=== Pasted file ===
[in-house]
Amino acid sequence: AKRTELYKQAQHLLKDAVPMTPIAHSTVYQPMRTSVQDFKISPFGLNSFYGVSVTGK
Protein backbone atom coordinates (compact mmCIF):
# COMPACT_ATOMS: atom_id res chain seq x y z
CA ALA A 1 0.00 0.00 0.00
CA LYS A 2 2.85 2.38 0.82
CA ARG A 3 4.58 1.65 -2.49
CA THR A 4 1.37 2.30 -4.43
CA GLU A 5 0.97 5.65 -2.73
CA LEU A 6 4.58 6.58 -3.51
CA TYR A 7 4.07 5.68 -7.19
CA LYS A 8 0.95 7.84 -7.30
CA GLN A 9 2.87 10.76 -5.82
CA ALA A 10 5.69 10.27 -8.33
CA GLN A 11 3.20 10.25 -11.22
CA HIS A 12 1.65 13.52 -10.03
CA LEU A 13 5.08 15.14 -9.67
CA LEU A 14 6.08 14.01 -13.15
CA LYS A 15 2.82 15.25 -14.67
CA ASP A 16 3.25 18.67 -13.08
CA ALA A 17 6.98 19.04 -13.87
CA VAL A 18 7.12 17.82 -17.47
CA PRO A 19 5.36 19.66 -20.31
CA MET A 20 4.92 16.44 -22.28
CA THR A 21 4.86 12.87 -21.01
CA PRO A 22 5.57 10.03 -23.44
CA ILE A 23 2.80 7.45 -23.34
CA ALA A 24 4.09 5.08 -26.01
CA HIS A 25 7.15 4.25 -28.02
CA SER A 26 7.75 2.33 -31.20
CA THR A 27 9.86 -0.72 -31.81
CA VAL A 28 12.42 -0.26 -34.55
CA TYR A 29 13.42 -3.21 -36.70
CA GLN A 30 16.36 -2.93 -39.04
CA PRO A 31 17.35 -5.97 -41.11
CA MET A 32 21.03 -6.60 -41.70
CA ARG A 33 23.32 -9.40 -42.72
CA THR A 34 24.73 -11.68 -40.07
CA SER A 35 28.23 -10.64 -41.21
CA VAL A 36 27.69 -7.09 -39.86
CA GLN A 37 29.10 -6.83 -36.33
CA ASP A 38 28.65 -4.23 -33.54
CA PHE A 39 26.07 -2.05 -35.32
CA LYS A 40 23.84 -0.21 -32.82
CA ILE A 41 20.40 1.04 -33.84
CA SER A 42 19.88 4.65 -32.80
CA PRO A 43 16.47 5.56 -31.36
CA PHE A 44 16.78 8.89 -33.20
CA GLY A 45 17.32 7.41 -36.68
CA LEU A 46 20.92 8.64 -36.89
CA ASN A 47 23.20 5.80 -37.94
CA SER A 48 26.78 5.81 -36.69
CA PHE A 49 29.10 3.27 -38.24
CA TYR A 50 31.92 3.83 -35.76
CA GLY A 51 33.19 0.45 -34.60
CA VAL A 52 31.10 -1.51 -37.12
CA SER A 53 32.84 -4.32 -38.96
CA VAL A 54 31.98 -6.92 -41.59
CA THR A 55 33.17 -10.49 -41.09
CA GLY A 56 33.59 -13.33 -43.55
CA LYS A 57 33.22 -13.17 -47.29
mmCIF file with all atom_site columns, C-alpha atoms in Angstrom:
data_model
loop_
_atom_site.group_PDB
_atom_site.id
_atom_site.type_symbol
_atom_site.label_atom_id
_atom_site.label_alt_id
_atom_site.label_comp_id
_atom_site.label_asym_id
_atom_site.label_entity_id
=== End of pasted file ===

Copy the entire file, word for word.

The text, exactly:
[in-house]
Amino acid sequence: AKRTELYKQAQHLLKDAVPMTPIAHSTVYQPMRTSVQDFKISPFGLNSFYGVSVTGK
Protein backbone atom coordinates (compact mmCIF):
# COMPACT_ATOMS: atom_id res chain seq x y z
CA ALA A 1 0.00 0.00 0.00
CA LYS A 2 2.85 2.38 0.82
CA ARG A 3 4.58 1.65 -2.49
CA THR A 4 1.37 2.30 -4.43
CA GLU A 5 0.97 5.65 -2.73
CA LEU A 6 4.58 6.58 -3.51
CA TYR A 7 4.07 5.68 -7.19
CA LYS A 8 0.95 7.84 -7.30
CA GLN A 9 2.87 10.76 -5.82
CA ALA A 10 5.69 10.27 -8.33
CA GLN A 11 3.20 10.25 -11.22
CA HIS A 12 1.65 13.52 -10.03
CA LEU A 13 5.08 15.14 -9.67
CA LEU A 14 6.08 14.01 -13.15
CA LYS A 15 2.82 15.25 -14.67
CA ASP A 16 3.25 18.67 -13.08
CA ALA A 17 6.98 19.04 -13.87
CA VAL A 18 7.12 17.82 -17.47
CA PRO A 19 5.36 19.66 -20.31
CA MET A 20 4.92 16.44 -22.28
CA THR A 21 4.86 12.87 -21.01
CA PRO A 22 5.57 10.03 -23.44
CA ILE A 23 2.80 7.45 -23.34
CA ALA A 24 4.09 5.08 -26.01
CA HIS A 25 7.15 4.25 -28.02
CA SER A 26 7.75 2.33 -31.20
CA THR A 27 9.86 -0.72 -31.81
CA VAL A 28 12.42 -0.26 -34.55
CA TYR A 29 13.42 -3.21 -36.70
CA GLN A 30 16.36 -2.93 -39.04
CA PRO A 31 17.35 -5.97 -41.11
CA MET A 32 21.03 -6.60 -41.70
CA ARG A 33 23.32 -9.40 -42.72
CA THR A 34 24.73 -11.68 -40.07
CA SER A 35 28.23 -10.64 -41.21
CA VAL A 36 27.69 -7.09 -39.86
CA GLN A 37 29.10 -6.83 -36.33
CA ASP A 38 28.65 -4.23 -33.54
CA PHE A 39 26.07 -2.05 -35.32
CA LYS A 40 23.84 -0.21 -32.82
CA ILE A 41 20.40 1.04 -33.84
CA SER A 42 19.88 4.65 -32.80
CA PRO A 43 16.47 5.56 -31.36
CA PHE A 44 16.78 8.89 -33.20
CA GLY A 45 17.32 7.41 -36.68
CA LEU A 46 20.92 8.64 -36.89
CA ASN A 47 23.20 5.80 -37.94
CA SER A 48 26.78 5.81 -36.69
CA PHE A 49 29.10 3.27 -38.24
CA TYR A 50 31.92 3.83 -35.76
CA GLY A 51 33.19 0.45 -34.60
CA VAL A 52 31.10 -1.51 -37.12
CA SER A 53 32.84 -4.32 -38.96
CA VAL A 54 31.98 -6.92 -41.59
CA THR A 55 33.17 -10.49 -41.09
CA GLY A 56 33.59 -13.33 -43.55
CA LYS A 57 33.22 -13.17 -47.29
mmCIF file with all atom_site columns, C-alpha atoms in Angstrom:
data_model
loop_
_atom_site.group_PDB
_atom_site.id
_atom_site.type_symbol
_atom_site.label_atom_id
_atom_site.label_alt_id
_atom_site.label_comp_id
_atom_site.label_asym_id
_atom_site.label_entity_id